The obtained isophreatic curves are a preliminary water management tool to understand the behavior of the underground flow in the study area, as it is essential for supplying approximately 2900 people.


Author Contributions: Research, analysis, and original writing, Kelly Almendares-Rivera; Review and supervision, Tania Peña-Paz.
Funding: This research received no external funding.
Acknowledgments: Special thanks to the Coordination of the Master’s Degree in Water Resources with a focus on Hydrogeology at the Universidad Nacional Autónoma de Honduras for their support in providing equipment for field data collection, which belongs to the Honduran Institute of Earth Sciences (IHCIT in Spanish) of UNAH. Also, we acknowledge the support from the Project of the Adaptation Fund to Climate Change, known as «Ecosystem-Based Adaptation in the Central Forest Corridor of Tegucigalpa,» carried out by the Secretariat of Natural Resources and Environment (SERNA in Spanish) and the United Nations Development Programme (UNDP), as this project funded the preliminary information. Additionally, we extend our gratitude to Dr.-Ing. Carlos R. Guevara from Bundesanstalt für Geowissenschaften und Rohstoffe (the Federal Institute for Geosciences and Natural Resources (BGR)) in Hanover, Germany, for his thematic expertise and Research translated by Andrea José Rosales Tamashiro.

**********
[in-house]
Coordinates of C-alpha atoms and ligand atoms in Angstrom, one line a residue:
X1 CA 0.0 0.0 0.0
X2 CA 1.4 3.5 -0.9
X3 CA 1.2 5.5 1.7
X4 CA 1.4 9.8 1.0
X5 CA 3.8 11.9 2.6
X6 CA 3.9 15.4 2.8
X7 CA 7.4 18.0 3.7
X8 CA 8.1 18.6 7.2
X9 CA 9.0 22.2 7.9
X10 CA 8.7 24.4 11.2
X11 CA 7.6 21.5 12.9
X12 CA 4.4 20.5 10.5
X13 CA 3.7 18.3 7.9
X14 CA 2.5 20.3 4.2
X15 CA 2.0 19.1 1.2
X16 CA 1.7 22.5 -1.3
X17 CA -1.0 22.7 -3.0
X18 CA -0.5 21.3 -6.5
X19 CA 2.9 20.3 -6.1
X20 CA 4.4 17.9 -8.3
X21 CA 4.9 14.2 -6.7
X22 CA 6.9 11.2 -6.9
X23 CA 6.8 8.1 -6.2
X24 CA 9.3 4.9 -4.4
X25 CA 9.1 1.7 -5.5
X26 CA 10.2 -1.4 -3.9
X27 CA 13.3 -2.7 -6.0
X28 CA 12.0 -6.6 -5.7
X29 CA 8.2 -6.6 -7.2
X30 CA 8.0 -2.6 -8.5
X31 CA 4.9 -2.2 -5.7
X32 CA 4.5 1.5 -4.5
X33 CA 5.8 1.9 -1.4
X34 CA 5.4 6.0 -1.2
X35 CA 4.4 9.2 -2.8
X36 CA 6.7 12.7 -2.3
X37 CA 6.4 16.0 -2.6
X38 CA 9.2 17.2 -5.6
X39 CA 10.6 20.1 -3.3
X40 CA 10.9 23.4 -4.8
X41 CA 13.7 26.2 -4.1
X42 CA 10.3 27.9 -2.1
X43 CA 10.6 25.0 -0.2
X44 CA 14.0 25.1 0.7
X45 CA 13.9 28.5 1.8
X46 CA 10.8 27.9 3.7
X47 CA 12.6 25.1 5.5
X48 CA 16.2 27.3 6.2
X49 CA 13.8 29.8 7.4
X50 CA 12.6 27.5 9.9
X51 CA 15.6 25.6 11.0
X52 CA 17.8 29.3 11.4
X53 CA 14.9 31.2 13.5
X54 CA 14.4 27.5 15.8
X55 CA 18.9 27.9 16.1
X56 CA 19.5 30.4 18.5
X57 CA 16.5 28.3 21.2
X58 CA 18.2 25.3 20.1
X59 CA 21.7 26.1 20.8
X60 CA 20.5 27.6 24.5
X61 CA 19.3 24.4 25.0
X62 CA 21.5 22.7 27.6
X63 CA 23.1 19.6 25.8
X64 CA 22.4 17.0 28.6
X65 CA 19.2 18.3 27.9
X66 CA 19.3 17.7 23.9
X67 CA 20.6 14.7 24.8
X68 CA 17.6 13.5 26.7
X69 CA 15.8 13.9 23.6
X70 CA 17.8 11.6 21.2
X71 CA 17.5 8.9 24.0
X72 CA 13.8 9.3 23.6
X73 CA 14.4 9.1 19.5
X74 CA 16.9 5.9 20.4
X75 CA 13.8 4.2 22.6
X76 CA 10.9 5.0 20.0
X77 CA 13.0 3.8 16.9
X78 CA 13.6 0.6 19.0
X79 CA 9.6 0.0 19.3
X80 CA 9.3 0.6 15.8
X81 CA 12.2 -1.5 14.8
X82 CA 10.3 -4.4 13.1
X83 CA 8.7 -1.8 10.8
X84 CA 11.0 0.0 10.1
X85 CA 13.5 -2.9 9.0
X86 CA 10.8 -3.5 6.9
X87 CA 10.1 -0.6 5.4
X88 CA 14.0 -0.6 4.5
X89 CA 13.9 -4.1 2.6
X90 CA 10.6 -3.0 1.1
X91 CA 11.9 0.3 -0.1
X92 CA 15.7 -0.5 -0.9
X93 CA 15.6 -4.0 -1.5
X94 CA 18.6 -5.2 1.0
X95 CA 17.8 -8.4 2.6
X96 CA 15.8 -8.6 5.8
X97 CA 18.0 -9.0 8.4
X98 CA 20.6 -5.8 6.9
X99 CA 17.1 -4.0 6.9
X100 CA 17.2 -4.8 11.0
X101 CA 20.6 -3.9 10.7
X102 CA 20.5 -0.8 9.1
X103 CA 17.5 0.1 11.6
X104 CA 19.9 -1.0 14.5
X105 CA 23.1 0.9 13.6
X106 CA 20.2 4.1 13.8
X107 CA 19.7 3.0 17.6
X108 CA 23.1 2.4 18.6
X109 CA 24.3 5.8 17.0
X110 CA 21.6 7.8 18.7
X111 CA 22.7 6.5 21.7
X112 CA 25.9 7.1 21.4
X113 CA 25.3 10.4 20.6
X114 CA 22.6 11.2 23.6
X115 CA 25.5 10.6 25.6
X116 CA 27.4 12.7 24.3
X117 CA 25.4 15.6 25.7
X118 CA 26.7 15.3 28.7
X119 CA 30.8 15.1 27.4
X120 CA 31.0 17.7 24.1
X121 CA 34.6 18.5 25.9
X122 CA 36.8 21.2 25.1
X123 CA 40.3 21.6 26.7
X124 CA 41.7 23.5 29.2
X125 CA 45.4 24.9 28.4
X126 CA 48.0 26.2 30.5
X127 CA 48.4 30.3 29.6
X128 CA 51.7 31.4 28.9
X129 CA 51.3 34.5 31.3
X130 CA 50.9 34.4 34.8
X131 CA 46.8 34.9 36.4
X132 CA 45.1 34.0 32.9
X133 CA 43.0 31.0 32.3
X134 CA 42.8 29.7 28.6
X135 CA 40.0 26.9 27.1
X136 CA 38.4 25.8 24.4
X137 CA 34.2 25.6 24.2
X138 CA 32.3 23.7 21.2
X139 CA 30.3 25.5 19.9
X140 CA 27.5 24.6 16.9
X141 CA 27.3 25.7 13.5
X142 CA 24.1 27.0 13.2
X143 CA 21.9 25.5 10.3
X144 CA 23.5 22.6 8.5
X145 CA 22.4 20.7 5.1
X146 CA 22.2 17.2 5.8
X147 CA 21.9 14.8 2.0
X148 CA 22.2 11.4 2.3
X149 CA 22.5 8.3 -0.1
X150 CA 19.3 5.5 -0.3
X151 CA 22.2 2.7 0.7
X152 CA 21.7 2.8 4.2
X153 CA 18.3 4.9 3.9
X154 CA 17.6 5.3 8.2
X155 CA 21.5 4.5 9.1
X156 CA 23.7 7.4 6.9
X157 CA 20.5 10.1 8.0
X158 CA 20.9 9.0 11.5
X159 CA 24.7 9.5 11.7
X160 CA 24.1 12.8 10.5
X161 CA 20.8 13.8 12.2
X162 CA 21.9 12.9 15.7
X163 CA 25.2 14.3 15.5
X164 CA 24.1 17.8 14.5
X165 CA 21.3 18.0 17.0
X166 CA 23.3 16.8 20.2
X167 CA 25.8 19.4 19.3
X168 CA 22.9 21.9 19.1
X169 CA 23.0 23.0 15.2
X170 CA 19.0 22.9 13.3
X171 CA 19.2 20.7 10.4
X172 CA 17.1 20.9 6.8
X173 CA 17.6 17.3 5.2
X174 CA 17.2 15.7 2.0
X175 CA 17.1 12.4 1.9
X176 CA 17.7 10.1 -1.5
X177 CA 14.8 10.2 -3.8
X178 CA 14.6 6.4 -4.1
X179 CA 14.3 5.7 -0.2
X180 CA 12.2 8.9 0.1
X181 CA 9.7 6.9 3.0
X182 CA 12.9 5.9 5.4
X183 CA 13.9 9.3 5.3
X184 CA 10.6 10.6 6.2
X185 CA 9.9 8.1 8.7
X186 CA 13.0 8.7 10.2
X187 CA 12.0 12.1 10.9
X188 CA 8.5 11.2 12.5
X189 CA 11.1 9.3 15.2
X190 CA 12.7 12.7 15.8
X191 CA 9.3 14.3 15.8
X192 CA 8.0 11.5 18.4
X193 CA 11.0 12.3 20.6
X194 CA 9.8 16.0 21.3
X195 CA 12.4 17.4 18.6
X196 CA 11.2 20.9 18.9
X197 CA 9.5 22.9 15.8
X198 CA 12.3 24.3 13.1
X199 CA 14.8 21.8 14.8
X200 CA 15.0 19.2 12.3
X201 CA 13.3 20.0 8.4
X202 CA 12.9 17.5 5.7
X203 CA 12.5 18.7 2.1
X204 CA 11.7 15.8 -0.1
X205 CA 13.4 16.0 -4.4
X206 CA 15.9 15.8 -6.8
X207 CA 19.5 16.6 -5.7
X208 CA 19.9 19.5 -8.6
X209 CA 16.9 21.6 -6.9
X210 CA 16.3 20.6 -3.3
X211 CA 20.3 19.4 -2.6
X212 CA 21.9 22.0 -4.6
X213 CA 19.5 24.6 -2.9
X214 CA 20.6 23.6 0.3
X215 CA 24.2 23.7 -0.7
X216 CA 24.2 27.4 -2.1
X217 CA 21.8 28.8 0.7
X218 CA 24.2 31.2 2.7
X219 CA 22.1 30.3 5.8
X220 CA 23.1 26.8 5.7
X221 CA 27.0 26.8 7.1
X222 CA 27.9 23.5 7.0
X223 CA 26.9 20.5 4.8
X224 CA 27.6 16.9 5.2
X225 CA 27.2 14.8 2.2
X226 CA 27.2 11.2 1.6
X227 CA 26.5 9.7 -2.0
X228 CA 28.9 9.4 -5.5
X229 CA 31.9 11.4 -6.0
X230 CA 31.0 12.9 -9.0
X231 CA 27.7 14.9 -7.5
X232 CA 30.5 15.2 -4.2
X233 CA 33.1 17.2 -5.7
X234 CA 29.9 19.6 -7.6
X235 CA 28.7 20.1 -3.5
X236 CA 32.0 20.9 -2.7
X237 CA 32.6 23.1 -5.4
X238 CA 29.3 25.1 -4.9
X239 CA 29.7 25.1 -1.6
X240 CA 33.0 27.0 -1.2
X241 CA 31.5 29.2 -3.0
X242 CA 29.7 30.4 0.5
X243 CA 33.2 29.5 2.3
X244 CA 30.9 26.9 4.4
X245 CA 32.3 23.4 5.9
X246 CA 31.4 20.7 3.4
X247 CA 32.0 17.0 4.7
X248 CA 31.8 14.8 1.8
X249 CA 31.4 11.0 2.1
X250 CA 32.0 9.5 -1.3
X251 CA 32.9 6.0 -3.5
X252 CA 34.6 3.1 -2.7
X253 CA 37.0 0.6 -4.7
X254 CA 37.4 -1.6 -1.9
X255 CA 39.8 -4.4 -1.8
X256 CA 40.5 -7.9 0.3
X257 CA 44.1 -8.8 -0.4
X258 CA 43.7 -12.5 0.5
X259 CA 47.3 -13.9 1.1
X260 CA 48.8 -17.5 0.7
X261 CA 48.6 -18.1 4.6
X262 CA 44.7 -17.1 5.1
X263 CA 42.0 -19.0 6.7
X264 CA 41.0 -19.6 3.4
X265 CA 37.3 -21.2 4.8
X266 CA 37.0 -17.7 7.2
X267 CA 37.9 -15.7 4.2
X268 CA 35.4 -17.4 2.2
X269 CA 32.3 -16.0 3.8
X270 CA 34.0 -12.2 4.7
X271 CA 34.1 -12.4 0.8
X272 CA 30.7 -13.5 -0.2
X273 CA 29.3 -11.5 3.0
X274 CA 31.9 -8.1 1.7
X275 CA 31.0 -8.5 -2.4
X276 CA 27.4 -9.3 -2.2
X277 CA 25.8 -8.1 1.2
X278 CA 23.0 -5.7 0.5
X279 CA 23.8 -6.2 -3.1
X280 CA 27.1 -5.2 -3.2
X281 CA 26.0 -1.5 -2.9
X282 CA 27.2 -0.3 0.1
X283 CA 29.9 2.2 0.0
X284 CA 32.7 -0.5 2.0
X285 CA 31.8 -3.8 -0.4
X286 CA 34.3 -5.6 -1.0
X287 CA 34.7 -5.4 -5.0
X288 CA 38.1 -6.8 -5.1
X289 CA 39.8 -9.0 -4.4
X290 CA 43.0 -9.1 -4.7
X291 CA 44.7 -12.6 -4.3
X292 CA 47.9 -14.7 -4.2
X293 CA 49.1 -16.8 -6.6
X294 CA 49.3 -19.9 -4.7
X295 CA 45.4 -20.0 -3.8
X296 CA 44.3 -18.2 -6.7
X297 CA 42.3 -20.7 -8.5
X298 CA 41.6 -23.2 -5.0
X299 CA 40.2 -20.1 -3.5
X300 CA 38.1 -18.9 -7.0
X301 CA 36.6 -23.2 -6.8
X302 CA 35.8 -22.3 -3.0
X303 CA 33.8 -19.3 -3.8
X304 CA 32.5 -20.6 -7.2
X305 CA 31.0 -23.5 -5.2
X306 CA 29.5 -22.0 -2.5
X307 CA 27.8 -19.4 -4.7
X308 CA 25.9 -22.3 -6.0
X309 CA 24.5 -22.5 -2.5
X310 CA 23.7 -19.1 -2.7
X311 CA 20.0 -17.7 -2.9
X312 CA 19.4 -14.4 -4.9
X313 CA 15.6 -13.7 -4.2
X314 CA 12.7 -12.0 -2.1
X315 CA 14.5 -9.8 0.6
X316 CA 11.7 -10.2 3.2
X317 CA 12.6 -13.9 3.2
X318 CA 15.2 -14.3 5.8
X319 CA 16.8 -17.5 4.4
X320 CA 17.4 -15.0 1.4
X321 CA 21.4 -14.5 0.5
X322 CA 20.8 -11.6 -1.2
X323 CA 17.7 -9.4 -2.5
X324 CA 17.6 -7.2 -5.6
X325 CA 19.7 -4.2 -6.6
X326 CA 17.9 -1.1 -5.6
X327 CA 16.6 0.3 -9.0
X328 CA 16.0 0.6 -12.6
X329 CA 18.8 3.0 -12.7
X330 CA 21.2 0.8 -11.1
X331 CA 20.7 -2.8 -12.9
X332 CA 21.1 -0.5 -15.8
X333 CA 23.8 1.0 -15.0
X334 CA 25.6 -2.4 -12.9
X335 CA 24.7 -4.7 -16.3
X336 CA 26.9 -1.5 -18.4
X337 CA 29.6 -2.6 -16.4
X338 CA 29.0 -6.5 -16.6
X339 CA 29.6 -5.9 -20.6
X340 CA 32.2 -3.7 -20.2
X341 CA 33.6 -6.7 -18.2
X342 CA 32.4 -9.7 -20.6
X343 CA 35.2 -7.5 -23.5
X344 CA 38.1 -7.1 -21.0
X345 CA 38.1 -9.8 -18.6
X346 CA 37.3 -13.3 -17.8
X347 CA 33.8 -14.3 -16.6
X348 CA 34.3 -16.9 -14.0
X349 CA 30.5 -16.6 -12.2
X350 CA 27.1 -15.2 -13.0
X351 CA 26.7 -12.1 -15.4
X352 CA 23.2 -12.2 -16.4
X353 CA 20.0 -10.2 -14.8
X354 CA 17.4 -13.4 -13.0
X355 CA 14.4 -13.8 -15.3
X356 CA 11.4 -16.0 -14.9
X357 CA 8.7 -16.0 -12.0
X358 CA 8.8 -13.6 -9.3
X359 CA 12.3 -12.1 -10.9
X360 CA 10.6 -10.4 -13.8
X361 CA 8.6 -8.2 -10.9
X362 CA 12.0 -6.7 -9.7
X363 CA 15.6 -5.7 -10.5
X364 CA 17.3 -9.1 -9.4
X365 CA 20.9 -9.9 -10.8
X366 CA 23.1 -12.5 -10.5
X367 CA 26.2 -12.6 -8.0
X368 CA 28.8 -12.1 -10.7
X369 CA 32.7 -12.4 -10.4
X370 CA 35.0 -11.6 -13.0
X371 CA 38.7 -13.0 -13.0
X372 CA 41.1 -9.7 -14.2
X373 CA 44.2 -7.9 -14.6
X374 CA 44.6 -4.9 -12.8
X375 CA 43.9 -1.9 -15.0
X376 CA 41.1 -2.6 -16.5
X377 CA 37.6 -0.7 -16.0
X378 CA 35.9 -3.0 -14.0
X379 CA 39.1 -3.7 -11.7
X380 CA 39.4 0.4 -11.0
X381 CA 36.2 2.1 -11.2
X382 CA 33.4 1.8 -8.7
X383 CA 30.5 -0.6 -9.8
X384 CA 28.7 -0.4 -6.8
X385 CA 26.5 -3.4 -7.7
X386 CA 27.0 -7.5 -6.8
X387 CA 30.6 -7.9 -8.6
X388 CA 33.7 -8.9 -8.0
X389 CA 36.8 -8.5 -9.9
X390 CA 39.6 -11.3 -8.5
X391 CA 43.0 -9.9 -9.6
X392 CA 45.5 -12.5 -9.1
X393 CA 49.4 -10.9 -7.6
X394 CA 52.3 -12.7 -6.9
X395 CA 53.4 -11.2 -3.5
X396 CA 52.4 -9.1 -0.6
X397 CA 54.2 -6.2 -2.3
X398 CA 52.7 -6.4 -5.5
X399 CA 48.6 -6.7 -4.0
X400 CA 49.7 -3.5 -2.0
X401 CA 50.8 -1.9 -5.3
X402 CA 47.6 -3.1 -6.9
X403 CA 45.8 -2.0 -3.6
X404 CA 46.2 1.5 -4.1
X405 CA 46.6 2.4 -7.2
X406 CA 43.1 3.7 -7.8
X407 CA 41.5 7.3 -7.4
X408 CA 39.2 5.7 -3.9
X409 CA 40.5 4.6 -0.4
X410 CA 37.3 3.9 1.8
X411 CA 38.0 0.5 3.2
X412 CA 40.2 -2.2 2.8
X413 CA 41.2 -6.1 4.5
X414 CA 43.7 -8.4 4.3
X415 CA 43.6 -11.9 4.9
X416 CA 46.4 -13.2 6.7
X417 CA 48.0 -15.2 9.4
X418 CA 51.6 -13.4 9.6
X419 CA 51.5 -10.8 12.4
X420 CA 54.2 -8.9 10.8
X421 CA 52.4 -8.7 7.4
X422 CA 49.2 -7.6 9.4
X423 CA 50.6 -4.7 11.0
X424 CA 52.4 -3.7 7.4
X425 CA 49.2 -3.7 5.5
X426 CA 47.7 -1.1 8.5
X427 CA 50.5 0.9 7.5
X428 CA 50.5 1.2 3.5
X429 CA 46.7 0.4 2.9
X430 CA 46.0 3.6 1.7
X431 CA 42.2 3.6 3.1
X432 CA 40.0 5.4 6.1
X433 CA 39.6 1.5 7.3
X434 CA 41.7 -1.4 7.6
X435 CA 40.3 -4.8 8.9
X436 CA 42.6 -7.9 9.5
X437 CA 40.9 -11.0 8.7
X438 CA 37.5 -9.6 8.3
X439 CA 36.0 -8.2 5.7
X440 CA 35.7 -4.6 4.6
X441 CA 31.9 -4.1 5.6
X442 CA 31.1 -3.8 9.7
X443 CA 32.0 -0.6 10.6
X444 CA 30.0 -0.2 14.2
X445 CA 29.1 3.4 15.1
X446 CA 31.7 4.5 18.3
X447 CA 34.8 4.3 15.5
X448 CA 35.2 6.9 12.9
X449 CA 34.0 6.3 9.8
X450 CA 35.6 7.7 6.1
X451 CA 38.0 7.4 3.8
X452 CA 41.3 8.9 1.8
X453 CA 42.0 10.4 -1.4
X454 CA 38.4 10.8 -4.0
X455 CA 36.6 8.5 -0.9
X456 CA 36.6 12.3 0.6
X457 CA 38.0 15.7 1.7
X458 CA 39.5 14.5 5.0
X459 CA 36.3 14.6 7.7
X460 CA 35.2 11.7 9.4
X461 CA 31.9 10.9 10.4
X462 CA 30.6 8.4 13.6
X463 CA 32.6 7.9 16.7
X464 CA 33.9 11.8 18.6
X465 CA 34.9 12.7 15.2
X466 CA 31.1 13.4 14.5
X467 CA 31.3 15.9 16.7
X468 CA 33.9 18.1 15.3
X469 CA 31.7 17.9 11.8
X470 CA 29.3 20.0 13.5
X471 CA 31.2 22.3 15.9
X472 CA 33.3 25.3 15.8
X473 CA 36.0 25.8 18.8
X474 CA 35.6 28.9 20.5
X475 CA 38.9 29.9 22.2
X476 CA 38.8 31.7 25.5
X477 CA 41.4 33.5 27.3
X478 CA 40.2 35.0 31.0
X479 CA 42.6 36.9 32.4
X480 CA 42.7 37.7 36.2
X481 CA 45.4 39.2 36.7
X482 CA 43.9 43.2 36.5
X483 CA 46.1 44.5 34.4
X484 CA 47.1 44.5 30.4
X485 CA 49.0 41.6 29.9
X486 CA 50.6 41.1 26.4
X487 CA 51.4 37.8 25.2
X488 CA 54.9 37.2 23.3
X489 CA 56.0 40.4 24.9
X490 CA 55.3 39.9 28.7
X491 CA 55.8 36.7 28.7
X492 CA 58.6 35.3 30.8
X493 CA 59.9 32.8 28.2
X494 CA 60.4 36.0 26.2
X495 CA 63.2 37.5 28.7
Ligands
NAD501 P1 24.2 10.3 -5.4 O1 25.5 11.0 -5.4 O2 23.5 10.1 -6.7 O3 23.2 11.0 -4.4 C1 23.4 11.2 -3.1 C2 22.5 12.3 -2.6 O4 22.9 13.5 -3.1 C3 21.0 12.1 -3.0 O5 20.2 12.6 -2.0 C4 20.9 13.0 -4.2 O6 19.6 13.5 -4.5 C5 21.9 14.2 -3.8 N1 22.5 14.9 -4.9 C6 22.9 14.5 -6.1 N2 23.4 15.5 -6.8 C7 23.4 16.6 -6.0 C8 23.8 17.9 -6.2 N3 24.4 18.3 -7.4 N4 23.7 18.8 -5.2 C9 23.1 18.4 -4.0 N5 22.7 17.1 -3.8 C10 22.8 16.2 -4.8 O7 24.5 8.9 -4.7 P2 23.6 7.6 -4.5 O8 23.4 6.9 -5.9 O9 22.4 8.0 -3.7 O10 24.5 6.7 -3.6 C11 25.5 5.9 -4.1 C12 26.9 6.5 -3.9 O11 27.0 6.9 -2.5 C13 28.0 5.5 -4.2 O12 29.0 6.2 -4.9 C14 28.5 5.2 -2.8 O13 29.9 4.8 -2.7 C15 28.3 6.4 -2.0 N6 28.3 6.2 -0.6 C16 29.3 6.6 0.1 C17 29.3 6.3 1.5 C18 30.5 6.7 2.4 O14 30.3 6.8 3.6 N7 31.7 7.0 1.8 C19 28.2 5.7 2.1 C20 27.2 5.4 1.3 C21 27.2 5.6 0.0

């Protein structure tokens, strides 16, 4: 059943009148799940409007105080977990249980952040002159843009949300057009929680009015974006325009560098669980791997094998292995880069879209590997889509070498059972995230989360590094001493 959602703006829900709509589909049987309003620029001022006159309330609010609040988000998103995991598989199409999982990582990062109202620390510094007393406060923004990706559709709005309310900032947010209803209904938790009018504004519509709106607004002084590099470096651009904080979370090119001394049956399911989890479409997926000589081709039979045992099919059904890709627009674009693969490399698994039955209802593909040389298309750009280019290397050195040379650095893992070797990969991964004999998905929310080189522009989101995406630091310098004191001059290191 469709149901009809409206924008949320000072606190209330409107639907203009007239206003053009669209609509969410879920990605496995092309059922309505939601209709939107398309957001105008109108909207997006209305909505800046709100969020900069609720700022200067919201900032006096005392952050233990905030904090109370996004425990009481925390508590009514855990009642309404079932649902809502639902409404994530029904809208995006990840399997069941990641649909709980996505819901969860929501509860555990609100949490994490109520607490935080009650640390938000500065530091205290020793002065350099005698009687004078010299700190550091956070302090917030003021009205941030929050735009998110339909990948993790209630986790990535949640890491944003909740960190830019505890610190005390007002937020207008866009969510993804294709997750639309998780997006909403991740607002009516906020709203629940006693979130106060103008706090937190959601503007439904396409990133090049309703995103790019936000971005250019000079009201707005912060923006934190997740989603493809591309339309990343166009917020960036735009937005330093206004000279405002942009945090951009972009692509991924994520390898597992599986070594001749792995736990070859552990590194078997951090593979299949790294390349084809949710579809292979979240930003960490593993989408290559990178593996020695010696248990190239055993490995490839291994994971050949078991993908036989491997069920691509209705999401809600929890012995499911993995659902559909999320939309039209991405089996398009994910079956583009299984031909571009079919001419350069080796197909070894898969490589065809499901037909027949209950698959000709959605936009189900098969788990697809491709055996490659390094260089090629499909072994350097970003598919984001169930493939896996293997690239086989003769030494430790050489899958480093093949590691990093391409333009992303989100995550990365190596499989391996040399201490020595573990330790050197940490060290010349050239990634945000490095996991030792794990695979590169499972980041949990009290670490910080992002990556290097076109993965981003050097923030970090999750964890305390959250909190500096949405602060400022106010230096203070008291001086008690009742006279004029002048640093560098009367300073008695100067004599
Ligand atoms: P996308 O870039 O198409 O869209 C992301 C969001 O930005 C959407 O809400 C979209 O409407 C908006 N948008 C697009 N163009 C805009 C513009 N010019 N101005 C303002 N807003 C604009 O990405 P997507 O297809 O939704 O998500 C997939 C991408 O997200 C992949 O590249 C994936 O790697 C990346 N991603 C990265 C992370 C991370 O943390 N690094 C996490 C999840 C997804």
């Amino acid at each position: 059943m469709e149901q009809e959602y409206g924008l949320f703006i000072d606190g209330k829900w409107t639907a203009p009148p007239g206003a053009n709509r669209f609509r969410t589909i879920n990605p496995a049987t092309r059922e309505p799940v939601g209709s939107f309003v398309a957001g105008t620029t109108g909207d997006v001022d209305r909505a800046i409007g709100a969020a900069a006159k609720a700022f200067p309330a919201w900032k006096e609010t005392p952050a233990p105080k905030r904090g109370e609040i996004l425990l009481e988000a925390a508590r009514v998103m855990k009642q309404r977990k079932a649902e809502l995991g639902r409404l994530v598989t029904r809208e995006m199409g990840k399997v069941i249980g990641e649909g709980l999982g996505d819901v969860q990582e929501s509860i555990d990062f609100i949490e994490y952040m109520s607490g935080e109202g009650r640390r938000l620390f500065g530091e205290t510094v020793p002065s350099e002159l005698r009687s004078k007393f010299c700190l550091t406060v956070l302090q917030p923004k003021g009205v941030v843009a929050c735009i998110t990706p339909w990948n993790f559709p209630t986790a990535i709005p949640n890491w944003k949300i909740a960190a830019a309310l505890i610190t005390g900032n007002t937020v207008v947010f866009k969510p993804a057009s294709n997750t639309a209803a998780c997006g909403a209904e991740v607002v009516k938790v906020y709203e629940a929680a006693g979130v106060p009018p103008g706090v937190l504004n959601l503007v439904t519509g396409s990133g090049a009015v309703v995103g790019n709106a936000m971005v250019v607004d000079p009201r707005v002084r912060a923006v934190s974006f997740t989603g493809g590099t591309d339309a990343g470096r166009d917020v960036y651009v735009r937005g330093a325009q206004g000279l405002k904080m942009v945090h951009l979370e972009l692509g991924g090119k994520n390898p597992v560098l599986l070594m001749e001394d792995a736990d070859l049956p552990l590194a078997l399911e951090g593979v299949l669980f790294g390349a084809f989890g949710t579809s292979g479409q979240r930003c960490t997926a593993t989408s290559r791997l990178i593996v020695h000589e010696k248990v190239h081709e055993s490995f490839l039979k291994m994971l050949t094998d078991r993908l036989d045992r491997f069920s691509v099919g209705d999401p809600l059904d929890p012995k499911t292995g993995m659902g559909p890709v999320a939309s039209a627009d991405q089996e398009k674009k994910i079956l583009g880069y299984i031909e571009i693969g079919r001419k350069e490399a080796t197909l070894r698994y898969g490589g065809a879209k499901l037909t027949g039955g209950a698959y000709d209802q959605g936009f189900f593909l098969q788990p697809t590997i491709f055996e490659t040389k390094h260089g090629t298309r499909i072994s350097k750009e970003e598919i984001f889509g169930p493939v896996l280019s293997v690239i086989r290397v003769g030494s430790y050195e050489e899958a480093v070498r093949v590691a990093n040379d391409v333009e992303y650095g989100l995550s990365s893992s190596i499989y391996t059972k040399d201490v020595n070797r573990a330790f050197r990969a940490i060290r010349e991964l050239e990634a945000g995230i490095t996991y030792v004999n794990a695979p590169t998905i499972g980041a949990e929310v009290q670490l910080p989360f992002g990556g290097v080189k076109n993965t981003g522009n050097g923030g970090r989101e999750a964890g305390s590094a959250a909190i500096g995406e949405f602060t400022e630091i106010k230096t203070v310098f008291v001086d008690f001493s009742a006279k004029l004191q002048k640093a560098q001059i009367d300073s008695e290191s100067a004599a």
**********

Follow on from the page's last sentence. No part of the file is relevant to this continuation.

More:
Conflicts of Interest: The authors declare no conflict of interest.
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Received: October 9th 2023/ Accepted: January 15th 2024 / Published:15 February 2024
Citation: Almendares-Rivera, K.; Peña-Paz. Isophreatic curves of groundwater wells in the upper zone of Cerro de Hula, Santa Ana, Francisco Morazán. Revis Bionatura 2024; 9 (1)39. http://dx.doi.org/10.21931/RB/2024.09.01.39
Additional information Correspondence should be addressed to kelly.almendares@unah.edu.hn
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Copyright: © 2024 by the authors. Submitted for possible open-access publication under the terms and conditions of the Creative Commons Attribution (CC BY) license (https://creativecommons.org/licenses/by/4.0/).

Vol 9 No 2 2024